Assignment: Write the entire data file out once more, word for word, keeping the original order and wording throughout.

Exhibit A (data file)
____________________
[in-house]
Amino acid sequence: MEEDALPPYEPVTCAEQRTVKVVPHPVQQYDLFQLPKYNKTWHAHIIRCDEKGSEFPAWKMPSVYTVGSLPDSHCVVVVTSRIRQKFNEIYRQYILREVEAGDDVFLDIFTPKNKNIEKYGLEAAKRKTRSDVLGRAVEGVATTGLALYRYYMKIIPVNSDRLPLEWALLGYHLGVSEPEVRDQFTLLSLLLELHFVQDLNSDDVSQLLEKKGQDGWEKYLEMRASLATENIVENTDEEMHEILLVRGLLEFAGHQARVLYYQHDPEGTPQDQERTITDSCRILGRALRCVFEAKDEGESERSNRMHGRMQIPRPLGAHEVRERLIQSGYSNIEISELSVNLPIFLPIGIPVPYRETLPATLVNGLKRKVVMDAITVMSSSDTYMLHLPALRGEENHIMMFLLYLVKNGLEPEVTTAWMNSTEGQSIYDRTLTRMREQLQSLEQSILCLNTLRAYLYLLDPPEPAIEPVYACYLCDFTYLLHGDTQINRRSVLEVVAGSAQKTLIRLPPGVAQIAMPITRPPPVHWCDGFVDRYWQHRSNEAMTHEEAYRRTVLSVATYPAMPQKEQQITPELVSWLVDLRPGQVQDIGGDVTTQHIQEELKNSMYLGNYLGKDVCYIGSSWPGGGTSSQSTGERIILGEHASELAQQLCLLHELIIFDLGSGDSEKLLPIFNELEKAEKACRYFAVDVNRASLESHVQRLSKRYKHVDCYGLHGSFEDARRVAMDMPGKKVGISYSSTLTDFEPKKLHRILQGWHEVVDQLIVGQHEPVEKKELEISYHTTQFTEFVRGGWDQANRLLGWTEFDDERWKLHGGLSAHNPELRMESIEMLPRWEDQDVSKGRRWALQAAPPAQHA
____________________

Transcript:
[in-house]
Amino acid sequence: MEEDALPPYEPVTCAEQRTVKVVPHPVQQYDLFQLPKYNKTWHAHIIRCDEKGSEFPAWKMPSVYTVGSLPDSHCVVVVTSRIRQKFNEIYRQYILREVEAGDDVFLDIFTPKNKNIEKYGLEAAKRKTRSDVLGRAVEGVATTGLALYRYYMKIIPVNSDRLPLEWALLGYHLGVSEPEVRDQFTLLSLLLELHFVQDLNSDDVSQLLEKKGQDGWEKYLEMRASLATENIVENTDEEMHEILLVRGLLEFAGHQARVLYYQHDPEGTPQDQERTITDSCRILGRALRCVFEAKDEGESERSNRMHGRMQIPRPLGAHEVRERLIQSGYSNIEISELSVNLPIFLPIGIPVPYRETLPATLVNGLKRKVVMDAITVMSSSDTYMLHLPALRGEENHIMMFLLYLVKNGLEPEVTTAWMNSTEGQSIYDRTLTRMREQLQSLEQSILCLNTLRAYLYLLDPPEPAIEPVYACYLCDFTYLLHGDTQINRRSVLEVVAGSAQKTLIRLPPGVAQIAMPITRPPPVHWCDGFVDRYWQHRSNEAMTHEEAYRRTVLSVATYPAMPQKEQQITPELVSWLVDLRPGQVQDIGGDVTTQHIQEELKNSMYLGNYLGKDVCYIGSSWPGGGTSSQSTGERIILGEHASELAQQLCLLHELIIFDLGSGDSEKLLPIFNELEKAEKACRYFAVDVNRASLESHVQRLSKRYKHVDCYGLHGSFEDARRVAMDMPGKKVGISYSSTLTDFEPKKLHRILQGWHEVVDQLIVGQHEPVEKKELEISYHTTQFTEFVRGGWDQANRLLGWTEFDDERWKLHGGLSAHNPELRMESIEMLPRWEDQDVSKGRRWALQAAPPAQHA